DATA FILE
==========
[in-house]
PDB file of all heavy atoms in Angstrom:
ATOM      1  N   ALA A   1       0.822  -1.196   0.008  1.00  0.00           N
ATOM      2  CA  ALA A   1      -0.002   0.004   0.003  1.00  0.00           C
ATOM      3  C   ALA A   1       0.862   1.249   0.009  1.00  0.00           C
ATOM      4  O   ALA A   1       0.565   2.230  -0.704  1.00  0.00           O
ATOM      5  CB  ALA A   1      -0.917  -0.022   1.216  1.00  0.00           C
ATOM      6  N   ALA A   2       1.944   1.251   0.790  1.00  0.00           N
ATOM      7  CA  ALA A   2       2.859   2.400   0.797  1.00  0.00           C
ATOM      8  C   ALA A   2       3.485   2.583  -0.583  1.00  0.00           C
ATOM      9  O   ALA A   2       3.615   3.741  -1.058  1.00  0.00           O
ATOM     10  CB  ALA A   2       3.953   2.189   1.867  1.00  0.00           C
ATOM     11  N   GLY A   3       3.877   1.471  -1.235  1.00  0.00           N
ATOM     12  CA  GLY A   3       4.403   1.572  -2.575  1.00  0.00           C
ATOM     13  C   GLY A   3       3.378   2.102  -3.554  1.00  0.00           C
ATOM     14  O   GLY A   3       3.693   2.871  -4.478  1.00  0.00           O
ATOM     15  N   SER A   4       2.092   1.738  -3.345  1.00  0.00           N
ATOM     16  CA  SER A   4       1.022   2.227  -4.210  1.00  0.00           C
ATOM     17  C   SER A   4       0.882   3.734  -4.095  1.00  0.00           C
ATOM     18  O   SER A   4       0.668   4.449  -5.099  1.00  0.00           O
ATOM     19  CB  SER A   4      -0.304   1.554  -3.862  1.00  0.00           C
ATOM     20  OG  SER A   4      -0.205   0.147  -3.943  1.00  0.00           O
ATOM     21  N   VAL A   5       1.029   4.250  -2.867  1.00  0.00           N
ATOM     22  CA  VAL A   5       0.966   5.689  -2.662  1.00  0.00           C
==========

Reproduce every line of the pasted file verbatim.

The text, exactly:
[in-house]
PDB file of all heavy atoms in Angstrom:
ATOM      1  N   ALA A   1       0.822  -1.196   0.008  1.00  0.00           N
ATOM      2  CA  ALA A   1      -0.002   0.004   0.003  1.00  0.00           C
ATOM      3  C   ALA A   1       0.862   1.249   0.009  1.00  0.00           C
ATOM      4  O   ALA A   1       0.565   2.230  -0.704  1.00  0.00           O
ATOM      5  CB  ALA A   1      -0.917  -0.022   1.216  1.00  0.00           C
ATOM      6  N   ALA A   2       1.944   1.251   0.790  1.00  0.00           N
ATOM      7  CA  ALA A   2       2.859   2.400   0.797  1.00  0.00           C
ATOM      8  C   ALA A   2       3.485   2.583  -0.583  1.00  0.00           C
ATOM      9  O   ALA A   2       3.615   3.741  -1.058  1.00  0.00           O
ATOM     10  CB  ALA A   2       3.953   2.189   1.867  1.00  0.00           C
ATOM     11  N   GLY A   3       3.877   1.471  -1.235  1.00  0.00           N
ATOM     12  CA  GLY A   3       4.403   1.572  -2.575  1.00  0.00           C
ATOM     13  C   GLY A   3       3.378   2.102  -3.554  1.00  0.00           C
ATOM     14  O   GLY A   3       3.693   2.871  -4.478  1.00  0.00           O
ATOM     15  N   SER A   4       2.092   1.738  -3.345  1.00  0.00           N
ATOM     16  CA  SER A   4       1.022   2.227  -4.210  1.00  0.00           C
ATOM     17  C   SER A   4       0.882   3.734  -4.095  1.00  0.00           C
ATOM     18  O   SER A   4       0.668   4.449  -5.099  1.00  0.00           O
ATOM     19  CB  SER A   4      -0.304   1.554  -3.862  1.00  0.00           C
ATOM     20  OG  SER A   4      -0.205   0.147  -3.943  1.00  0.00           O
ATOM     21  N   VAL A   5       1.029   4.250  -2.867  1.00  0.00           N
ATOM     22  CA  VAL A   5       0.966   5.689  -2.662  1.00  0.00           C